Vitamin B12 Deficiency Causes Vision Loss in Autistic Children With Severely Limited Diets, Children's Hospital Study Finds

Oct 19, 2010, 12:30 ET from The Children's Hospital of Philadelphia

PHILADELPHIA, Oct. 19 /PRNewswire-USNewswire/ -- Autistic children with severely limited diets may be at risk for vision loss due to vitamin B12 deficiency, according to new research from The Children's Hospital of Philadelphia. Doctors should consider this deficiency when evaluating and treating children with autism and vision loss, the authors said.

The Children's Hospital study, which appears in the journal Pediatrics, looked at three boys with autism who exhibited behaviors that indicated vision loss, such as groping for items or bumping into walls. Further evaluation and tests revealed optic nerve damage and low levels of B12. The researchers administered a shot of intramuscular vitamin B12 and visual behavior improved modestly in each case after normal levels were reached. All three patients, ages 6, 7 and 13, ate almost no meat or dairy products, important sources of vitamin B12.

"To the best of our knowledge, these are the first three reported cases of vision loss related to a vitamin B12 deficiency related to poor diet in children with autism," said Stacy Pineles, M.D., lead author of the study. She conducted the research as a fellow at Children's Hospital and is now at Ronald Reagan UCLA Medical Center. "Clinicians should have a high index of suspicion for vitamin deficiencies and questions about diet should be part of routine history-taking in this population."

There have been many associations between autism and feeding difficulties, with diet-related deficiencies causing such illnesses as rickets, scurvy and dry eyes. With such patients, the researchers said, parents should also be advised to seek evaluation by a pediatric ophthalmologist or neuro-ophthalmologist who can perform a careful examination to rule out optic nerve damage.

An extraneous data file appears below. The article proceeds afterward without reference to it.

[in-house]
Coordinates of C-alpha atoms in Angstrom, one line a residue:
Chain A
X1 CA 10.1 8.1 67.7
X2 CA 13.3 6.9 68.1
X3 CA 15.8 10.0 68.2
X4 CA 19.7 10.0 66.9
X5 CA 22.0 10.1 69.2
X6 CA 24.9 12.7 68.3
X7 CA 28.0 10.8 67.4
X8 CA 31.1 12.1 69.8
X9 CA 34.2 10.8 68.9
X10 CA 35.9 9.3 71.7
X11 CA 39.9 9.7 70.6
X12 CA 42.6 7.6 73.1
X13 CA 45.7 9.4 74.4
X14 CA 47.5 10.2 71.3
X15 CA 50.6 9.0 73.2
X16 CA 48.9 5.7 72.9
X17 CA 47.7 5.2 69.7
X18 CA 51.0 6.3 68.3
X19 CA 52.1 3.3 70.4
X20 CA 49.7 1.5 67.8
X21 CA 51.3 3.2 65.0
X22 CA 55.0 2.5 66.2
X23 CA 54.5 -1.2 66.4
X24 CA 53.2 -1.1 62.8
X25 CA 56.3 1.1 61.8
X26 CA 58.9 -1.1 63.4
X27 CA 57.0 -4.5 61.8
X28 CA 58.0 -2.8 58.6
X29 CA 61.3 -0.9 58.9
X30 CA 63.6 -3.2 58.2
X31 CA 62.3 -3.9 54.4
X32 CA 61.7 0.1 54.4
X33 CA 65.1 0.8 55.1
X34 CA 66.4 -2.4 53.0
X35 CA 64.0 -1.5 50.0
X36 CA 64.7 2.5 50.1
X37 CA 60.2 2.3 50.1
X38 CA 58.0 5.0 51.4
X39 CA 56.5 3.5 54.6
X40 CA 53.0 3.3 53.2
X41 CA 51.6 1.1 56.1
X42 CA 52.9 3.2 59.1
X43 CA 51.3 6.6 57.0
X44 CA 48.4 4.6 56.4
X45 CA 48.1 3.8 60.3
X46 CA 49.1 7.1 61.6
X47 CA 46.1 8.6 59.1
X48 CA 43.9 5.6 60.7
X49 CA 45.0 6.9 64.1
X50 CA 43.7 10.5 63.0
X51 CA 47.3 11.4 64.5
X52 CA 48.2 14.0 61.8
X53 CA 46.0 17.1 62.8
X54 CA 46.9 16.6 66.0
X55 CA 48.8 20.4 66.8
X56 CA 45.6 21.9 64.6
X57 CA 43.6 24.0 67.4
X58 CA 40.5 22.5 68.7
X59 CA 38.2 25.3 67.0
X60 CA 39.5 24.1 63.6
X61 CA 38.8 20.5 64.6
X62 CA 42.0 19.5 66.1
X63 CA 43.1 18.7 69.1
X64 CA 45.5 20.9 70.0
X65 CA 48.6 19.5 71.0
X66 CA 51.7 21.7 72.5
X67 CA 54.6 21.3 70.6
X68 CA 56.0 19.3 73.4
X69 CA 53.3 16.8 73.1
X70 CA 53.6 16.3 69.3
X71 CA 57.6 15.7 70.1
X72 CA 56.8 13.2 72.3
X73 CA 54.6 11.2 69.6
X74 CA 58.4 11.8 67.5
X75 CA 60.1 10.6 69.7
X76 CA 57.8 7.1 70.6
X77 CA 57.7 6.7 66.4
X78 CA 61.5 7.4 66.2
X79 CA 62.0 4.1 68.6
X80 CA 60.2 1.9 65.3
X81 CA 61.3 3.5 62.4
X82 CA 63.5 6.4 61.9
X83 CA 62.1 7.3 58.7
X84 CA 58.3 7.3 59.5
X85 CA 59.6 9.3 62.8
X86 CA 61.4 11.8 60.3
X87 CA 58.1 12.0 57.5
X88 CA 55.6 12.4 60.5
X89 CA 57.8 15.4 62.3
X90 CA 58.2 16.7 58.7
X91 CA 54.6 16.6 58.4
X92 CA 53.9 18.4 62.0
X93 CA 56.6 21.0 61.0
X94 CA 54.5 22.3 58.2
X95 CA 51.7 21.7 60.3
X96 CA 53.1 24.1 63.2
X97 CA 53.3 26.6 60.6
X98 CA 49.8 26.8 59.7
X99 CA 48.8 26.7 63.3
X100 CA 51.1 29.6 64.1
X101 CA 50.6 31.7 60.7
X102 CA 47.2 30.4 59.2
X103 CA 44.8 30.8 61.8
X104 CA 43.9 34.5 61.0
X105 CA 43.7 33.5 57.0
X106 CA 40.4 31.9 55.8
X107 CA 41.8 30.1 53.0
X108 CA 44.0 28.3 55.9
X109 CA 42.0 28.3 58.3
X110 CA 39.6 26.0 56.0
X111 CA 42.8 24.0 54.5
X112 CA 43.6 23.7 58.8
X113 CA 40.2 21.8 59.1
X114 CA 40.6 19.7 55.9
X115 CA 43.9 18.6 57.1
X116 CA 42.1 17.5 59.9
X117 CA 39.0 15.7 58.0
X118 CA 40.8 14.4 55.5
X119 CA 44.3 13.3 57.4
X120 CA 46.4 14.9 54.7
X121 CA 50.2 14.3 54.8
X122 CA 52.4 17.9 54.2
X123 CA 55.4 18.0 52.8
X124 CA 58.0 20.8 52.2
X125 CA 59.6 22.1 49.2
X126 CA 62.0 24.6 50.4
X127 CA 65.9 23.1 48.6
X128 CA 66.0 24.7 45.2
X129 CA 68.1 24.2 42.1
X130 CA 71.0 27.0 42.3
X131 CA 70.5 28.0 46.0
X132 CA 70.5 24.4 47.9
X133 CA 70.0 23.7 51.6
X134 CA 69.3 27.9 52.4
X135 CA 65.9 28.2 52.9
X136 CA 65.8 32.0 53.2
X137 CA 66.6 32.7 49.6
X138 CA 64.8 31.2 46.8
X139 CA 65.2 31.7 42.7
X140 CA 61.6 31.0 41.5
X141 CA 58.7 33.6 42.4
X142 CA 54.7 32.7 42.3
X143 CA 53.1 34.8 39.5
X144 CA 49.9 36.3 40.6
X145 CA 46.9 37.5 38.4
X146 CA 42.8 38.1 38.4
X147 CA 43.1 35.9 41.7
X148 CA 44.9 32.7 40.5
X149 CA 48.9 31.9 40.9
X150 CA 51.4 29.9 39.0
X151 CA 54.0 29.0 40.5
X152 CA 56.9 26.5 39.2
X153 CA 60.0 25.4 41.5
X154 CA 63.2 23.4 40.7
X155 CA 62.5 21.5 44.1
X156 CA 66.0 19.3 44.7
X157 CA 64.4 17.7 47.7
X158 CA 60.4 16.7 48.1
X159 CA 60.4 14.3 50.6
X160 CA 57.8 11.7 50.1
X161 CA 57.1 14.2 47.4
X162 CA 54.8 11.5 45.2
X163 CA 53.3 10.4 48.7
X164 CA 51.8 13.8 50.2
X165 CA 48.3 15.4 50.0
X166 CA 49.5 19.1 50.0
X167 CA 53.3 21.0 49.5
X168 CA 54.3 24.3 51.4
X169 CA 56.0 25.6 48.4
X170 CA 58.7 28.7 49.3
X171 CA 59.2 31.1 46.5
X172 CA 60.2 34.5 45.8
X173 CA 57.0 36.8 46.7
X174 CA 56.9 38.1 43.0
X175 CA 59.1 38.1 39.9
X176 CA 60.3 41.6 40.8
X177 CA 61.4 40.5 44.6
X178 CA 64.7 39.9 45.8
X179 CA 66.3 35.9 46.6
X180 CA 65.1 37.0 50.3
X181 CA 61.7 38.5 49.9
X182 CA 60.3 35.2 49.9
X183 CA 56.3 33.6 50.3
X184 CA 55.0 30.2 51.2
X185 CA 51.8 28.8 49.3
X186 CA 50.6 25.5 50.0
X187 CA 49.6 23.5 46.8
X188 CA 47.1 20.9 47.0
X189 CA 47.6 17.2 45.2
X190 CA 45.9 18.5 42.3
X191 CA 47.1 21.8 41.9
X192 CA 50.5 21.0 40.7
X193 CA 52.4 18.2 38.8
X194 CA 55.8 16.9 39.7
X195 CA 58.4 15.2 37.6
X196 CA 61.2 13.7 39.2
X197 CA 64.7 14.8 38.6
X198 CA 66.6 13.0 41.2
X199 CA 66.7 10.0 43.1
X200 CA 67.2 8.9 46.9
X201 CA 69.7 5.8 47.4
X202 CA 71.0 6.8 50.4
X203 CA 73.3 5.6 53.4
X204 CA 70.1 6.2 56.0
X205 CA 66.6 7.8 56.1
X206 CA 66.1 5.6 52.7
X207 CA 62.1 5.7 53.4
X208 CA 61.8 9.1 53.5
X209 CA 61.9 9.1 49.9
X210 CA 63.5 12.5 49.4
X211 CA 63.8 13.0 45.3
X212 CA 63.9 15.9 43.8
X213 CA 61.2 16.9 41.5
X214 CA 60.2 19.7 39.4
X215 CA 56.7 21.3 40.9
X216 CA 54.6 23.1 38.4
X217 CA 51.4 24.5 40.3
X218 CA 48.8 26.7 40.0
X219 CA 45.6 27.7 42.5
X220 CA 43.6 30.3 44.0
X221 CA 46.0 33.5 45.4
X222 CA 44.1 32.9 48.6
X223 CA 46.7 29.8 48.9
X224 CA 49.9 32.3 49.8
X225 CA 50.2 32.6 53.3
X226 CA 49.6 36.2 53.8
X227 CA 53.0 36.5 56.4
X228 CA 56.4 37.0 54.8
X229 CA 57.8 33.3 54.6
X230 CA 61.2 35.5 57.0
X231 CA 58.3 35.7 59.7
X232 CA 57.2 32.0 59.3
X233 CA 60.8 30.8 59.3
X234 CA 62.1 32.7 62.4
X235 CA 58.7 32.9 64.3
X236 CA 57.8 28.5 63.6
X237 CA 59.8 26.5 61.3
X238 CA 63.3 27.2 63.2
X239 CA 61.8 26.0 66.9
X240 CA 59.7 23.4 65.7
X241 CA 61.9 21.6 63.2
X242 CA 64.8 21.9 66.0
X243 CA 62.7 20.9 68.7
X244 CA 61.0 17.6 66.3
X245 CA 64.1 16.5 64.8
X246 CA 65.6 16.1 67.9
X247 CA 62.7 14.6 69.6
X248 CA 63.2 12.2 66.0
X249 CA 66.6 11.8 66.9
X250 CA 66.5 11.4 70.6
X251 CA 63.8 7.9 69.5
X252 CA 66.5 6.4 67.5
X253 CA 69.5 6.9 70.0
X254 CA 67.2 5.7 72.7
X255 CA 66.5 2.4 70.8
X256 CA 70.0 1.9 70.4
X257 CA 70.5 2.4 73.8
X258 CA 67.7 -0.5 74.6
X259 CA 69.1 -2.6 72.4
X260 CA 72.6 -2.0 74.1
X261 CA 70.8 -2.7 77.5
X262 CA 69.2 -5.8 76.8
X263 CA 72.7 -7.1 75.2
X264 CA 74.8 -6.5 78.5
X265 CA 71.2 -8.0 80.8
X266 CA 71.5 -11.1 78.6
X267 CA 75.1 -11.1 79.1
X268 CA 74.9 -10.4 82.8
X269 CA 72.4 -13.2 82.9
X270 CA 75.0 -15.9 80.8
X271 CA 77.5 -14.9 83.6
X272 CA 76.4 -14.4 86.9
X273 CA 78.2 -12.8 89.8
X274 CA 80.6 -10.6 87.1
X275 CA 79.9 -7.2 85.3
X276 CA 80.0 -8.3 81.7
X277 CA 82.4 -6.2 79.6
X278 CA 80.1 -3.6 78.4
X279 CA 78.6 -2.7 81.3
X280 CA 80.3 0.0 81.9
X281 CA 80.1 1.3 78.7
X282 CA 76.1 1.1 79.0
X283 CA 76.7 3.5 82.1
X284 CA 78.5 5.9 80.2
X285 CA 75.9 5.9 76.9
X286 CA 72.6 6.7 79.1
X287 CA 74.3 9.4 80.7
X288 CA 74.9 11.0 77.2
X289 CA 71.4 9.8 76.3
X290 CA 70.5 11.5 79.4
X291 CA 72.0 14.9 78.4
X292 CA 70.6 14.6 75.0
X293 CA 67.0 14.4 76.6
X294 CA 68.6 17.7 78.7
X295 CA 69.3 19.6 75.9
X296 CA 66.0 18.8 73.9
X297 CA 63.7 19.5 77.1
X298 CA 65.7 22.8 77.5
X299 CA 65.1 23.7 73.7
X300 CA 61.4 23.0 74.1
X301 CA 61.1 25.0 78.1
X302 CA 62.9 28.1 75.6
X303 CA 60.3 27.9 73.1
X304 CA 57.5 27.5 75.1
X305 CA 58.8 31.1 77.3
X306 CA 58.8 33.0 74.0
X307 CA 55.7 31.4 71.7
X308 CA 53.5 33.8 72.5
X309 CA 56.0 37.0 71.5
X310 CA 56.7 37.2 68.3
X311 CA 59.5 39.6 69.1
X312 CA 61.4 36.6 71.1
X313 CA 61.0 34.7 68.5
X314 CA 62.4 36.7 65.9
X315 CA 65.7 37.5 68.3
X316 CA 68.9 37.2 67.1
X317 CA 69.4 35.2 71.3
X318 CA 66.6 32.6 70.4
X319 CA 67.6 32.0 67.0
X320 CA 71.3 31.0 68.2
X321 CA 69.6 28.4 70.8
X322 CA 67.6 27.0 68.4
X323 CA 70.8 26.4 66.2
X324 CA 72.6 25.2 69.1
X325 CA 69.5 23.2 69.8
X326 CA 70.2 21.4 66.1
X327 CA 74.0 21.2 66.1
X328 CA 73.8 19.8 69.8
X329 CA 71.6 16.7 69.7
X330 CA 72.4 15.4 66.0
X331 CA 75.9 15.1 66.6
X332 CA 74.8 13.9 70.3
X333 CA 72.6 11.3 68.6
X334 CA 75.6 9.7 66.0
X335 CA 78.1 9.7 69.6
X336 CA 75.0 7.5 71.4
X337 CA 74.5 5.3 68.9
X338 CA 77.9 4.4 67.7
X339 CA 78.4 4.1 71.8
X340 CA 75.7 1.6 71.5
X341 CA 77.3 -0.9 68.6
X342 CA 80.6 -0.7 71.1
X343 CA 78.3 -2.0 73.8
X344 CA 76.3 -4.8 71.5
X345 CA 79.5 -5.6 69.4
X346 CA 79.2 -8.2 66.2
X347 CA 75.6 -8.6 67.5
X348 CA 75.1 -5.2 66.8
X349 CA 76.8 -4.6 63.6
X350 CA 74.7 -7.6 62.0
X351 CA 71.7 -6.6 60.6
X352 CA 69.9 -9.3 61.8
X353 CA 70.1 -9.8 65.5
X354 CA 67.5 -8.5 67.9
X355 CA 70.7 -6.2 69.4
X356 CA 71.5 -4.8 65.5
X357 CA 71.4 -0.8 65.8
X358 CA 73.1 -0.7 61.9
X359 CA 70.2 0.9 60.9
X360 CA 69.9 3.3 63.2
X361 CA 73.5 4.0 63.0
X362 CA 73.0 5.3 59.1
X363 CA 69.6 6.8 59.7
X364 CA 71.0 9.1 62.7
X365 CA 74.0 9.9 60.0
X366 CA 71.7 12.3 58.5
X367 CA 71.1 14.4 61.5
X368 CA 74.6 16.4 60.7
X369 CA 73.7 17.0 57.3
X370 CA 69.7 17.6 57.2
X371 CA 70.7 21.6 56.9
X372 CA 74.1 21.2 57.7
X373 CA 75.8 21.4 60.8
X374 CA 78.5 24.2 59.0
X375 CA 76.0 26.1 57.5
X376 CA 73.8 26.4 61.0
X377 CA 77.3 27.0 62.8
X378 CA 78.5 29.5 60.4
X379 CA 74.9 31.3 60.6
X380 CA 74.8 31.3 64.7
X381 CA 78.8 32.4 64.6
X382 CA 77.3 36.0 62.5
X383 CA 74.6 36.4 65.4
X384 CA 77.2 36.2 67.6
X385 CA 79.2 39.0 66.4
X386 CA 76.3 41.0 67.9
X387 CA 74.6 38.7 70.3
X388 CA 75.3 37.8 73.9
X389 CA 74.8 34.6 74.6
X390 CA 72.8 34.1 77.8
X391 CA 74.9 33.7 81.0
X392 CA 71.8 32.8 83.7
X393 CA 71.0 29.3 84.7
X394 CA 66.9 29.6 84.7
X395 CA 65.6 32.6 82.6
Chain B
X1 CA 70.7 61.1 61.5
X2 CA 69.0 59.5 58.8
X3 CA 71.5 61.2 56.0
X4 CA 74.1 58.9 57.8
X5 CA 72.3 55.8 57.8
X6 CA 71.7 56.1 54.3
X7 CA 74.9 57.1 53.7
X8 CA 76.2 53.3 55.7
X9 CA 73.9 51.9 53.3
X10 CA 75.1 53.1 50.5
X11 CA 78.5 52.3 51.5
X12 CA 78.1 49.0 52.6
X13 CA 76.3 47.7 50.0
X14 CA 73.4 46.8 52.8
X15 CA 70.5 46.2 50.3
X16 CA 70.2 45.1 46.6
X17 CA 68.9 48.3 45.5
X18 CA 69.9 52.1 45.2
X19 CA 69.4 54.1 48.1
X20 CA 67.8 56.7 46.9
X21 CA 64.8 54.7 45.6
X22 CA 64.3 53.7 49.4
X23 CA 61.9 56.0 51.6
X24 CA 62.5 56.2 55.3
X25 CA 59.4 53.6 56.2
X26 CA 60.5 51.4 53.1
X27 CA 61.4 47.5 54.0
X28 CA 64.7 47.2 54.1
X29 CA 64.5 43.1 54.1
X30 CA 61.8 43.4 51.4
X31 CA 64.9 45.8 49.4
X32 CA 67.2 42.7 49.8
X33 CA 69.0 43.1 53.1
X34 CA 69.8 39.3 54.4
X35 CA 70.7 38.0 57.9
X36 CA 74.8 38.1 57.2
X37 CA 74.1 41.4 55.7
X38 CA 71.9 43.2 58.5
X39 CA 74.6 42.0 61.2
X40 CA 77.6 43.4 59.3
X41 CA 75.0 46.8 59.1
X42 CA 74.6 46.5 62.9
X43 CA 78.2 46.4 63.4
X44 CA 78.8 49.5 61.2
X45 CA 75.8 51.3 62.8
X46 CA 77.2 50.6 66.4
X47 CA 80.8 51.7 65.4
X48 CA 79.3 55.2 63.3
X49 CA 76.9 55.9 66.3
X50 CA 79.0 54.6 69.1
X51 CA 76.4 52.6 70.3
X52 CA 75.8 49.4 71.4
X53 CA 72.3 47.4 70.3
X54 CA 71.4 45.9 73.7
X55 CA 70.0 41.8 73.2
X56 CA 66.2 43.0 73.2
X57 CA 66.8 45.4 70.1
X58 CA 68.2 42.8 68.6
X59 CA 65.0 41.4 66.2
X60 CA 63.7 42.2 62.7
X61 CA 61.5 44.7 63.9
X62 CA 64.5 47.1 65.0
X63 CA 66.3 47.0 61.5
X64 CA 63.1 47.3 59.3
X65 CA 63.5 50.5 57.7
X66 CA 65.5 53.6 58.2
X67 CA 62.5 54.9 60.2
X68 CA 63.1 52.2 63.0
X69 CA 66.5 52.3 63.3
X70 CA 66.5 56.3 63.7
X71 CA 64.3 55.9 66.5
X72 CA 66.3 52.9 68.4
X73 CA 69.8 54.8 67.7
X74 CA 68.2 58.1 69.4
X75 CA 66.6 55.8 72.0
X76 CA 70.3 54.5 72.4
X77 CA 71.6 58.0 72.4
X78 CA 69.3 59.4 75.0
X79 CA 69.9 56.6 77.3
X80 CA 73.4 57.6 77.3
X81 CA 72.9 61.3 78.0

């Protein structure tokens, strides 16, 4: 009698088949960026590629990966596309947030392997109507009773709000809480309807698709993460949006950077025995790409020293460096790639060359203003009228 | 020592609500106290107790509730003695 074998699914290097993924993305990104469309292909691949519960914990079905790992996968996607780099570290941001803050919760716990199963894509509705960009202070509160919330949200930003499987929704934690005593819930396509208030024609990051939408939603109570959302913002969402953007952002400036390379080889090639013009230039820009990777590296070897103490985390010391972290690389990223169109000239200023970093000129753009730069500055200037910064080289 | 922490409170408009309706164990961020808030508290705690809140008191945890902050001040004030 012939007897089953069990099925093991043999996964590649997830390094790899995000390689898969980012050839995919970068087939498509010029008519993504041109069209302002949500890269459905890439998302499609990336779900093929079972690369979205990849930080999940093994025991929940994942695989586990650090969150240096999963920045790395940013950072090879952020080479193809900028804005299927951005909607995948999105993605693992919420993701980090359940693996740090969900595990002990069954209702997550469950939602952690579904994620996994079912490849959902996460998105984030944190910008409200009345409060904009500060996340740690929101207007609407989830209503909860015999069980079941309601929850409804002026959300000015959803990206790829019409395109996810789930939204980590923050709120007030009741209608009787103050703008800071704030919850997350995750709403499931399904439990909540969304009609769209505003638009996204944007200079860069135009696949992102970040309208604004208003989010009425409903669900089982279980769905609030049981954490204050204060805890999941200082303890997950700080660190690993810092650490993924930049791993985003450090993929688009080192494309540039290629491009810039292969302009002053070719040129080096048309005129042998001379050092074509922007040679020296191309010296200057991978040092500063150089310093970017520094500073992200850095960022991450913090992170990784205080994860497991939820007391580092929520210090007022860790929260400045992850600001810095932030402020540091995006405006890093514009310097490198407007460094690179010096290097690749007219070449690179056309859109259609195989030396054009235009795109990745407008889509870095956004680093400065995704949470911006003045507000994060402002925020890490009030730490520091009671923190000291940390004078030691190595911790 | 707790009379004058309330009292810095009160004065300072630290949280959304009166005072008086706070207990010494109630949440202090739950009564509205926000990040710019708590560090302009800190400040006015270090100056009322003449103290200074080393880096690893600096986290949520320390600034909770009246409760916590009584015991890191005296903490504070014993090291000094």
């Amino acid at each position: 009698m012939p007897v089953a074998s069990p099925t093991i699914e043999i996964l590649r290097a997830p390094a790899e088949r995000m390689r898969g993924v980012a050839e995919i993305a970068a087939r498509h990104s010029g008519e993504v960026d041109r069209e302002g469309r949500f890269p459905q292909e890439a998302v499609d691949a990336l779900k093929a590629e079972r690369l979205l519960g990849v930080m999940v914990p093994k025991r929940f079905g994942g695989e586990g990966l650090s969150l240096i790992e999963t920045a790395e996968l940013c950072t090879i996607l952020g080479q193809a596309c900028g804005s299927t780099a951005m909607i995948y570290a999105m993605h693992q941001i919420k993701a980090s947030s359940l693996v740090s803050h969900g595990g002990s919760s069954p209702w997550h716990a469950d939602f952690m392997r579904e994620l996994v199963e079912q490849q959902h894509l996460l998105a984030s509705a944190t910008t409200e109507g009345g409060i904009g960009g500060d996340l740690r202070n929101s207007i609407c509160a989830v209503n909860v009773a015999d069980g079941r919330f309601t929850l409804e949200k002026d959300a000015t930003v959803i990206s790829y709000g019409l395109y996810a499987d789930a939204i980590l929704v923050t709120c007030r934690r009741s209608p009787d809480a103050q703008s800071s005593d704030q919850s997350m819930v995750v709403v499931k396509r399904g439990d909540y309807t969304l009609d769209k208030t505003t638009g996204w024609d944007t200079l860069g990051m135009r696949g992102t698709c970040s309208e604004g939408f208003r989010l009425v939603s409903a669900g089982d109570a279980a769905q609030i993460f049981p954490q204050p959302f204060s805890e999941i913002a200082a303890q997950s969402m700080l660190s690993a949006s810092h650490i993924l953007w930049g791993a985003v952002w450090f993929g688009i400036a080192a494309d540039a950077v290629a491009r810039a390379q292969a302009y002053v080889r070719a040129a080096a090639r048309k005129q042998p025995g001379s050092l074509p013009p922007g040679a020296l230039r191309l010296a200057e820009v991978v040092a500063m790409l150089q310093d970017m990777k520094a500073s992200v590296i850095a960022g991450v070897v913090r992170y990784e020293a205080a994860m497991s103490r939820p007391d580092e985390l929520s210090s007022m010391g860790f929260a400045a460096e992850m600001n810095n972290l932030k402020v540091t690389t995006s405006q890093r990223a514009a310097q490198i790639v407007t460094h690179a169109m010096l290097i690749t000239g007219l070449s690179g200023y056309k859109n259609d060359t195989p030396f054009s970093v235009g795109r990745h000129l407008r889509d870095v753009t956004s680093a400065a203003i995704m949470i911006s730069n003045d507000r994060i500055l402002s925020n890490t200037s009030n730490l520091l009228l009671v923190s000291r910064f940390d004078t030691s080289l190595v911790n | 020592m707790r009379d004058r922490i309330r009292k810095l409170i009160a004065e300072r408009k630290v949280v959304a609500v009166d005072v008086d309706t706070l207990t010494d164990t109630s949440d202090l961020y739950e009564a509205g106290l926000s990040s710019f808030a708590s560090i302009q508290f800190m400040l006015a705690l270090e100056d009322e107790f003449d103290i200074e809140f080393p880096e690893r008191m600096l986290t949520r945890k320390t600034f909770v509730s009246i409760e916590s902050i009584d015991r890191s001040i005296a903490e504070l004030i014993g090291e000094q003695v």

"Children who refuse foods from animal sources, such as meat and dairy products, are specifically at a higher risk for vitamin B12 deficiency," said Grant T. Liu, M.D., senior author of the study and a neuro-ophthalmologist at Children's Hospital. "In our experience, B12 deficiency optic neuropathy in autism is a recognizable, treatable, and at least partially reversible disorder."

Robert Avery, D.O., of Children's Hospital was the third author on the study.

"Vitamin B12 Optic Neuropathy in Autism," Pediatrics, published online October, 2010.

About The Children's Hospital of Philadelphia: The Children's Hospital of Philadelphia was founded in 1855 as the nation's first pediatric hospital. Through its long-standing commitment to providing exceptional patient care, training new generations of pediatric healthcare professionals and pioneering major research initiatives, Children's Hospital has fostered many discoveries that have benefited children worldwide. Its pediatric research program is among the largest in the country, ranking second in National Institutes of Health funding. In addition, its unique family-centered care and public service programs have brought the 460-bed hospital recognition as a leading advocate for children and adolescents. For more information, visit  

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SOURCE The Children's Hospital of Philadelphia